(Argus, 27.Nov.2019) — Another prominent figure in Venezuela’s US-backed parallel administration has abruptly departed and an oil union leader has quit the main opposition political party in the latest signs of internal discord.
In a 26 November letter, self-declared interim president Juan Guaido informed his Colombia envoy Humberto Calderon Berti that a new envoy would be appointed.
Multiple sources in Venezuela’s political opposition blame Calderon’s ouster on repeated friction with Guaido’s foreign relations envoy, Julio Borges. They tell Argus they were nonetheless taken by surprise by the departure of Calderon, who has long personal and business experience in Colombia and fluid relations with senior figures in the Colombian government, Guaido’s leading backer in Latin America.
The letter states that “in line with conversations with the presidential commissioner for international relations, we have decided to make changes in our foreign policy with the aim of achieving the objectives laid out by our legitimate government”.
No replacement has been named, but the next envoy is expected to come from Borges’ First Justice party (PJ), which is part of the opposition coalition that backs Guaido.
Calderon, a petroleum engineer, served as oil minister and chief executive of Venezuelan national oil company PdV in the years before late president Hugo Chavez’s 1998 election.
Calderon’s career includes a founding role in Colombian independent oil company Vetra, which is currently controlled by private equity firm Capital Group.
During his parallel diplomatic tenure in Bogota, Calderon advocated for Venezuelan migrants who officially number about 1.5mn but may be as many as double that number.
He could not be reached for comment.
Calderon’s ouster comes at a sensitive time for Colombia, where a week-long protest movement allegedly infiltrated by Venezuelan instigators has led to some pockets of looting and clashes with security forces. This week, the Colombian immigration service expelled four dozen Venezuelans accused of participating in the unrest.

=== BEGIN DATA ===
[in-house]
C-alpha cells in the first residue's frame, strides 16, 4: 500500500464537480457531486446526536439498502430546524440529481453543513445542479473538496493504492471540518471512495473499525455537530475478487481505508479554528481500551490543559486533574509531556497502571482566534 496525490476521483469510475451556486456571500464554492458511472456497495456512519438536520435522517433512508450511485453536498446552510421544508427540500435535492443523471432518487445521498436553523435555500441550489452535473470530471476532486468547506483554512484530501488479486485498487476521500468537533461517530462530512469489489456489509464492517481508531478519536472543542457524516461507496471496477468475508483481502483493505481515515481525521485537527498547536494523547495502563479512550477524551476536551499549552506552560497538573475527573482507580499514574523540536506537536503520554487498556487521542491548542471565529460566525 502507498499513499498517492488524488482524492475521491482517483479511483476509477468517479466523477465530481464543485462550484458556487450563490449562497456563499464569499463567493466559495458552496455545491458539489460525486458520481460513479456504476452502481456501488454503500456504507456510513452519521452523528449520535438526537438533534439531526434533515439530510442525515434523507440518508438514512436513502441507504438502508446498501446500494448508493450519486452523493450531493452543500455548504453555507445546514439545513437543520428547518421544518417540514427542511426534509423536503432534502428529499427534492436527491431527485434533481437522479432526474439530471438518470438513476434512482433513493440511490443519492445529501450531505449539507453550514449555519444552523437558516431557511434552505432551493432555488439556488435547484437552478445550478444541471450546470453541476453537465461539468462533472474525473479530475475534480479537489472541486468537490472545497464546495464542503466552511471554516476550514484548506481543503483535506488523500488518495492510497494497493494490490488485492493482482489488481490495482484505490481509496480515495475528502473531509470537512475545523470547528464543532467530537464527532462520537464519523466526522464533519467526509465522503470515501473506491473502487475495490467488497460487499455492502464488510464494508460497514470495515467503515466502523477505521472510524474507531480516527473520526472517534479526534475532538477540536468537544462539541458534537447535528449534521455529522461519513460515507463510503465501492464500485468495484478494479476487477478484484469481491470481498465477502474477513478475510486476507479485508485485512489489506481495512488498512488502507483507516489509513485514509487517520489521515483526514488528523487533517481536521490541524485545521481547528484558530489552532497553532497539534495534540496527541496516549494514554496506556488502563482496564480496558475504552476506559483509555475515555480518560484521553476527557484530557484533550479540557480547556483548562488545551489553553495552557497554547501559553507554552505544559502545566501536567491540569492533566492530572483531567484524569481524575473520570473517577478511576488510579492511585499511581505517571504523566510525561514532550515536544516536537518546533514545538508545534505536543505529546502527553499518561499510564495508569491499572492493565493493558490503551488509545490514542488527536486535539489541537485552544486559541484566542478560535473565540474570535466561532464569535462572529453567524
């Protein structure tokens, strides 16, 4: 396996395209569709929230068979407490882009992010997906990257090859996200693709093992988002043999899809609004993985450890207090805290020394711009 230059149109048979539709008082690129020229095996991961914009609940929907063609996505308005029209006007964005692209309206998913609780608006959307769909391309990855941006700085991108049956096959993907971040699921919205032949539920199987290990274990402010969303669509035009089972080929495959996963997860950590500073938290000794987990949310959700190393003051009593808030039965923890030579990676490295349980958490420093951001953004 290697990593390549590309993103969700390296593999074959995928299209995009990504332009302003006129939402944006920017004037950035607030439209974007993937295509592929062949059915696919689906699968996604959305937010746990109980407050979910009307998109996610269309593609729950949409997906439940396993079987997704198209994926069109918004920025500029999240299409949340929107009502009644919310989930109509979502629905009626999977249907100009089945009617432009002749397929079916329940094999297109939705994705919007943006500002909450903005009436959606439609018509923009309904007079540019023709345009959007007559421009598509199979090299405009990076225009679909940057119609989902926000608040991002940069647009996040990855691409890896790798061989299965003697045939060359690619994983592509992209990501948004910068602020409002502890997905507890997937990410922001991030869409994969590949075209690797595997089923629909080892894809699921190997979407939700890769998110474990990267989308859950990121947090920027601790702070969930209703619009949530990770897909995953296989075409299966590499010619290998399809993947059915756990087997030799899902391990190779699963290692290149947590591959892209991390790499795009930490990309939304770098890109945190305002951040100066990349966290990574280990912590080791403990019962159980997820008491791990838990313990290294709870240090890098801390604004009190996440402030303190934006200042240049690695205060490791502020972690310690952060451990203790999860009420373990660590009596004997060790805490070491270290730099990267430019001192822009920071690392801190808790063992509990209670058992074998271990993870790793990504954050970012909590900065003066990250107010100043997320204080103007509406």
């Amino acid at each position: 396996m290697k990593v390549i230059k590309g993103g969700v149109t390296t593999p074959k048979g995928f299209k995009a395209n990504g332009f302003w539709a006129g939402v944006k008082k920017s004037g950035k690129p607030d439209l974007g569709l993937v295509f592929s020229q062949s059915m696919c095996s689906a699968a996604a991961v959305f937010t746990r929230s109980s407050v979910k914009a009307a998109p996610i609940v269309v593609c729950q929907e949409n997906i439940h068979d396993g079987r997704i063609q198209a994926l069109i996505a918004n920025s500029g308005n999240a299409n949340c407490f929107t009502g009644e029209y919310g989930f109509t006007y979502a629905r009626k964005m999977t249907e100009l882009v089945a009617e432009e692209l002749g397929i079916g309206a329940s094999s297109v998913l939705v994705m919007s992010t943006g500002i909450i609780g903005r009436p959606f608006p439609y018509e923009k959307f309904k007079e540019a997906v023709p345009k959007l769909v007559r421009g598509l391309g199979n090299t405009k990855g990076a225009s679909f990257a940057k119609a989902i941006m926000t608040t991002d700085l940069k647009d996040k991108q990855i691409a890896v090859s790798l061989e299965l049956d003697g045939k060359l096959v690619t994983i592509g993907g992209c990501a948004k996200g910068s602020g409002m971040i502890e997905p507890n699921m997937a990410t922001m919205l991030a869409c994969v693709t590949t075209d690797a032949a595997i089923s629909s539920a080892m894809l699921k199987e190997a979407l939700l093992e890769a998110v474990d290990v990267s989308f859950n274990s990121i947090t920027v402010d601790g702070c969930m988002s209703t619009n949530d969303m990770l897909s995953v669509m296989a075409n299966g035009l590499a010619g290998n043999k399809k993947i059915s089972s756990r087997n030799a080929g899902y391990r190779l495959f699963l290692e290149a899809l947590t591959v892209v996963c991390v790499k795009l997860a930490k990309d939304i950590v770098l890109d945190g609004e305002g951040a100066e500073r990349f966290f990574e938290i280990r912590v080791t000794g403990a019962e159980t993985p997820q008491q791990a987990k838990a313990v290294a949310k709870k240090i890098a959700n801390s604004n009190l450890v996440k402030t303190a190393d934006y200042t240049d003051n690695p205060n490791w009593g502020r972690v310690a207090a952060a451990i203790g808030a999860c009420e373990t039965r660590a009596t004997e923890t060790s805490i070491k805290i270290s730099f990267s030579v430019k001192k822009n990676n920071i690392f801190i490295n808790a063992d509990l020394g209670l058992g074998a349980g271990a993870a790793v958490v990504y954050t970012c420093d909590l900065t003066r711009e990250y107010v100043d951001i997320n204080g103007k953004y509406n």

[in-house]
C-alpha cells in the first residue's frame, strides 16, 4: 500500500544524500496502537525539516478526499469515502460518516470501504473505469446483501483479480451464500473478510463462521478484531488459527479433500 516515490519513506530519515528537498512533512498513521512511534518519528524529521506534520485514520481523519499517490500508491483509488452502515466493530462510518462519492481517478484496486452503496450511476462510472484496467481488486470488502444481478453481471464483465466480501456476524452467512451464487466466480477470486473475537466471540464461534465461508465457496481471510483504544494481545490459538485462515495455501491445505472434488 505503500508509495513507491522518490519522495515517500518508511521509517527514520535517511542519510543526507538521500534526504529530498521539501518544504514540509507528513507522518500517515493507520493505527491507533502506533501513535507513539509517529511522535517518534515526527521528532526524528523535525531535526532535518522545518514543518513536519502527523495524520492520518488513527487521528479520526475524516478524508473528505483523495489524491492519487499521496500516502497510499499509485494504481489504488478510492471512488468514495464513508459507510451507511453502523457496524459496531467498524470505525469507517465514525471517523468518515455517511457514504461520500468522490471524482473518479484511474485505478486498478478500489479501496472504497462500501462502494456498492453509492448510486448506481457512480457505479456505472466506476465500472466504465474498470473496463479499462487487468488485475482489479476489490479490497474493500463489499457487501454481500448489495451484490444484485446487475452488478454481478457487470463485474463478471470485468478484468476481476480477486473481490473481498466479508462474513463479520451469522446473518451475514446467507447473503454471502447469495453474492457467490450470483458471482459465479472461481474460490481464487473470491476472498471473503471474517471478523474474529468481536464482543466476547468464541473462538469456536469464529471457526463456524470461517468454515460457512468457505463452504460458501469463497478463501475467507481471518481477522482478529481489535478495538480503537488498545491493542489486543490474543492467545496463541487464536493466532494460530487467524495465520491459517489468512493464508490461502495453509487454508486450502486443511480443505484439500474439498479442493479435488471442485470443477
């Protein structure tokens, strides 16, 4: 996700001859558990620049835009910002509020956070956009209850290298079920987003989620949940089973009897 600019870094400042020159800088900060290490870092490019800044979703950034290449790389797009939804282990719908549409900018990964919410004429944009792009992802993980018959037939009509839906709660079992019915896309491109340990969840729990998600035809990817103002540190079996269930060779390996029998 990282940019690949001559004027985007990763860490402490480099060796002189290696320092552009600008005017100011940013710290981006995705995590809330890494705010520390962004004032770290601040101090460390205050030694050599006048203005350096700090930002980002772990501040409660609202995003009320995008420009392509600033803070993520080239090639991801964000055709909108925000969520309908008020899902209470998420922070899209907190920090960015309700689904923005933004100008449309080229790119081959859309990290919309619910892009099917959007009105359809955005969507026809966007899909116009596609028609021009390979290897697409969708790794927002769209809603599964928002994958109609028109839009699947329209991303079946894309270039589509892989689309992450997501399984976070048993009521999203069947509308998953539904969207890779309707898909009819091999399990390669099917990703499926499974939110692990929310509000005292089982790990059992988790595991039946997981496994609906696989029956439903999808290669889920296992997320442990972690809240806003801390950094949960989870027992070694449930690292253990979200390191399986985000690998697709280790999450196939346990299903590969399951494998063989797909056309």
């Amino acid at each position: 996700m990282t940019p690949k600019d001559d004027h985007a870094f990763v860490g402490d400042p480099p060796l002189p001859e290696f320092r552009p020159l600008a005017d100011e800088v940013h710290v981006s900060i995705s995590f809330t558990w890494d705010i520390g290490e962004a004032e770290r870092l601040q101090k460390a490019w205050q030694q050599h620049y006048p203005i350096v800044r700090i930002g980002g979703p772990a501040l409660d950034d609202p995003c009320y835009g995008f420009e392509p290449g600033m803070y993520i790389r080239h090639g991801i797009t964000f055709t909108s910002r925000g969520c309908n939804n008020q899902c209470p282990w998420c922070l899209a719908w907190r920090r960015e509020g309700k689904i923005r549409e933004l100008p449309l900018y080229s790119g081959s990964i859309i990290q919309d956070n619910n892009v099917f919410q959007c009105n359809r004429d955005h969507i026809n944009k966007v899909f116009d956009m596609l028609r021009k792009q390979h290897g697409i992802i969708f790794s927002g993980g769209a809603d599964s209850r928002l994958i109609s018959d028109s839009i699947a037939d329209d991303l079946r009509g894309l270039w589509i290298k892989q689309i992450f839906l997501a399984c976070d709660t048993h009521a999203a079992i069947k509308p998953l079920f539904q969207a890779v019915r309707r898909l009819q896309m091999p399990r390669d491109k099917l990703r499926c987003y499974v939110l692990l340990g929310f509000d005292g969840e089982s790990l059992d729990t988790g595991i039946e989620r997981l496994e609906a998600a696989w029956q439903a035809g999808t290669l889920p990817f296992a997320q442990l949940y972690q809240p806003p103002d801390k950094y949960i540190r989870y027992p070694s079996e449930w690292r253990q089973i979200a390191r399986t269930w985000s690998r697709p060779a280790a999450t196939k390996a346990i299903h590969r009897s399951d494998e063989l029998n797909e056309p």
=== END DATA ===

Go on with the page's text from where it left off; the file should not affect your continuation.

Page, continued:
Less than 24 hours after Calderon was removed, influential oil union leader Ivan Freites resigned from Guaido’s Voluntad Popular party (VP).
Freites said in a public letter addressed to VP national co-ordinator Leopoldo Lopez that he is leaving the party due to its “lack of clarity in the objectives of oil policy, which must be nationalist, transparent and attached to the legitimate interests of the Venezuelan people”.
Freites charged in his letter to Lopez, who is currently holed up in the Spanish diplomatic residence in Caracas, that there is a “lack of clarity and forcefulness” on labor rights and a failure to stake out clear positions to defend Venezuela from Cuban meddling and to investigate corruption.
Freites affirmed that he will continue fighting for labor rights and called on Lopez, Guaido and the VP leadership to “place Venezuela above any other type of interest and correct your path for the good of the democracy we are all seeking to recover”.
Freites was not available for comment. But two close union associates said he had grown increasingly disenchanted with Guaido’s leadership and worried that VP-backed proposed oil legislation would destroy PdV and re-privatize the Venezuelan oil industry.
The high-profile departures of Calderon and Freites are the most recent indication of disarray in senior opposition ranks.
In September, Venezuela’s former planning minister and current Harvard professor Ricardo Hausmann stepped down as the Guaido team’s representative to the Inter-American Development Bank and the lead figure in debt talks with creditors in the US.
Guaido declared his interim presidency in Caracas in January 2019, but despite escalating US financial and oil sanctions, Venezuelan president Nicolas Maduro has not fallen. Guaido’s summoning of nationwide marches on 16 November brought out large crowds, but far fewer than the throngs of supporters who filled the streets in early 2019.
Guaido’s administration is recognized by the US, the EU, Canada and some countries in Latin America, including Colombia, Brazil, Peru and Chile. Bolivia’s interim administration that took over following the 10 November resignation of Evo Morales, a Maduro ally, has now recognized Guaido as well. Argentina’s recognition of Guaido is likely to be withdrawn after new leftist president Alberto Fernandez takes office early next month. Mexico and Uruguay have steered clear of the conflict, advocating dialogue instead, but Montevideo’s position could also shift following 24 November elections. ***